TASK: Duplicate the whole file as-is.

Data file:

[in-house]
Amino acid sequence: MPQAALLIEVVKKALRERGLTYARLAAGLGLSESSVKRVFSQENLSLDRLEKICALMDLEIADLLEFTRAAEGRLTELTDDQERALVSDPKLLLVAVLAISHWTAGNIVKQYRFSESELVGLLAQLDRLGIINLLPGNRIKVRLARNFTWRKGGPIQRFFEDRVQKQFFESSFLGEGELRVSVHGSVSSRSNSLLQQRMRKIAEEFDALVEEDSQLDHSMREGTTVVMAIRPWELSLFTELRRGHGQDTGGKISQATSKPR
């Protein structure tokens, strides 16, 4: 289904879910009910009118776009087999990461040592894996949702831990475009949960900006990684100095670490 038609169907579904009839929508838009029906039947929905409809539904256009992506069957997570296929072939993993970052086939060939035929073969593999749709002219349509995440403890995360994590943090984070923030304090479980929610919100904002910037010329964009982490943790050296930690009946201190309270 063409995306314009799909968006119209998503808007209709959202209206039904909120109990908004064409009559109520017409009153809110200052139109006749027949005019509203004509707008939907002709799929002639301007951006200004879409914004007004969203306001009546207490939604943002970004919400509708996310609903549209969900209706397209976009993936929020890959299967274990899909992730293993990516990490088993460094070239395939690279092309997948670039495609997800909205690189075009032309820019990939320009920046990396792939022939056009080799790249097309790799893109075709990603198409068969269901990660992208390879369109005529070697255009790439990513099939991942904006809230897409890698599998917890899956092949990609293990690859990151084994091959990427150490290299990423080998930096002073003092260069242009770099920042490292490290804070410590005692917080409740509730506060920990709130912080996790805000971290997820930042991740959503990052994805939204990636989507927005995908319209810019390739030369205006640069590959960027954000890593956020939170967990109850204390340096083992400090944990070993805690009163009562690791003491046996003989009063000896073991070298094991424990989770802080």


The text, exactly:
[in-house]
Amino acid sequence: MPQAALLIEVVKKALRERGLTYARLAAGLGLSESSVKRVFSQENLSLDRLEKICALMDLEIADLLEFTRAAEGRLTELTDDQERALVSDPKLLLVAVLAISHWTAGNIVKQYRFSESELVGLLAQLDRLGIINLLPGNRIKVRLARNFTWRKGGPIQRFFEDRVQKQFFESSFLGEGELRVSVHGSVSSRSNSLLQQRMRKIAEEFDALVEEDSQLDHSMREGTTVVMAIRPWELSLFTELRRGHGQDTGGKISQATSKPR
């Protein structure tokens, strides 16, 4: 289904879910009910009118776009087999990461040592894996949702831990475009949960900006990684100095670490 038609169907579904009839929508838009029906039947929905409809539904256009992506069957997570296929072939993993970052086939060939035929073969593999749709002219349509995440403890995360994590943090984070923030304090479980929610919100904002910037010329964009982490943790050296930690009946201190309270 063409995306314009799909968006119209998503808007209709959202209206039904909120109990908004064409009559109520017409009153809110200052139109006749027949005019509203004509707008939907002709799929002639301007951006200004879409914004007004969203306001009546207490939604943002970004919400509708996310609903549209969900209706397209976009993936929020890959299967274990899909992730293993990516990490088993460094070239395939690279092309997948670039495609997800909205690189075009032309820019990939320009920046990396792939022939056009080799790249097309790799893109075709990603198409068969269901990660992208390879369109005529070697255009790439990513099939991942904006809230897409890698599998917890899956092949990609293990690859990151084994091959990427150490290299990423080998930096002073003092260069242009770099920042490292490290804070410590005692917080409740509730506060920990709130912080996790805000971290997820930042991740959503990052994805939204990636989507927005995908319209810019390739030369205006640069590959960027954000890593956020939170967990109850204390340096083992400090944990070993805690009163009562690791003491046996003989009063000896073991070298094991424990989770802080």